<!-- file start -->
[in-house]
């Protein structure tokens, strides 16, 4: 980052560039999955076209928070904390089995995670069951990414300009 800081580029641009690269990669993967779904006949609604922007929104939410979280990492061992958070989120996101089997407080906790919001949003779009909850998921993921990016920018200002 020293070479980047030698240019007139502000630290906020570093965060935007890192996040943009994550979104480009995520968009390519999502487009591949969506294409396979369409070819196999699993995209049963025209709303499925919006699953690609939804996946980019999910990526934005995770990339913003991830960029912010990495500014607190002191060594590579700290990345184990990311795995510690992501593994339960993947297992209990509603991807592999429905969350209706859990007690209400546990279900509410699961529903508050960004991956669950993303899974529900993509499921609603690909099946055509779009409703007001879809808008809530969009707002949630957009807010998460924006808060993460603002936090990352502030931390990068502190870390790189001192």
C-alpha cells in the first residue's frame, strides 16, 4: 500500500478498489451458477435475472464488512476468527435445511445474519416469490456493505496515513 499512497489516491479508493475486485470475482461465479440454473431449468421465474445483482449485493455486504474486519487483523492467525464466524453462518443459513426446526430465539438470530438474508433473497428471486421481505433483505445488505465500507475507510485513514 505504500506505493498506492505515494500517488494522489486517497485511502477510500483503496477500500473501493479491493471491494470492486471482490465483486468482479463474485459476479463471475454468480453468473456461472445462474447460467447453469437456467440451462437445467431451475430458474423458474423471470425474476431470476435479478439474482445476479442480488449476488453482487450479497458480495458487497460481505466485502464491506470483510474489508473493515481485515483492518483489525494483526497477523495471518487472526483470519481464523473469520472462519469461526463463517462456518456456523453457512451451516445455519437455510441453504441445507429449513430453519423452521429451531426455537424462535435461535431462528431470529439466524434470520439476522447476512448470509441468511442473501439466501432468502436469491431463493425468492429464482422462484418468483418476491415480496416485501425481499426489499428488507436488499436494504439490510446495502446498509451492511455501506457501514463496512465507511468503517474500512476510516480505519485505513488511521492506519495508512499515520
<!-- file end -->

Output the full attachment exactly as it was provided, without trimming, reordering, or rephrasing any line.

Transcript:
[in-house]
């Protein structure tokens, strides 16, 4: 980052560039999955076209928070904390089995995670069951990414300009 800081580029641009690269990669993967779904006949609604922007929104939410979280990492061992958070989120996101089997407080906790919001949003779009909850998921993921990016920018200002 020293070479980047030698240019007139502000630290906020570093965060935007890192996040943009994550979104480009995520968009390519999502487009591949969506294409396979369409070819196999699993995209049963025209709303499925919006699953690609939804996946980019999910990526934005995770990339913003991830960029912010990495500014607190002191060594590579700290990345184990990311795995510690992501593994339960993947297992209990509603991807592999429905969350209706859990007690209400546990279900509410699961529903508050960004991956669950993303899974529900993509499921609603690909099946055509779009409703007001879809808008809530969009707002949630957009807010998460924006808060993460603002936090990352502030931390990068502190870390790189001192």
C-alpha cells in the first residue's frame, strides 16, 4: 500500500478498489451458477435475472464488512476468527435445511445474519416469490456493505496515513 499512497489516491479508493475486485470475482461465479440454473431449468421465474445483482449485493455486504474486519487483523492467525464466524453462518443459513426446526430465539438470530438474508433473497428471486421481505433483505445488505465500507475507510485513514 505504500506505493498506492505515494500517488494522489486517497485511502477510500483503496477500500473501493479491493471491494470492486471482490465483486468482479463474485459476479463471475454468480453468473456461472445462474447460467447453469437456467440451462437445467431451475430458474423458474423471470425474476431470476435479478439474482445476479442480488449476488453482487450479497458480495458487497460481505466485502464491506470483510474489508473493515481485515483492518483489525494483526497477523495471518487472526483470519481464523473469520472462519469461526463463517462456518456456523453457512451451516445455519437455510441453504441445507429449513430453519423452521429451531426455537424462535435461535431462528431470529439466524434470520439476522447476512448470509441468511442473501439466501432468502436469491431463493425468492429464482422462484418468483418476491415480496416485501425481499426489499428488507436488499436494504439490510446495502446498509451492511455501506457501514463496512465507511468503517474500512476510516480505519485505513488511521492506519495508512499515520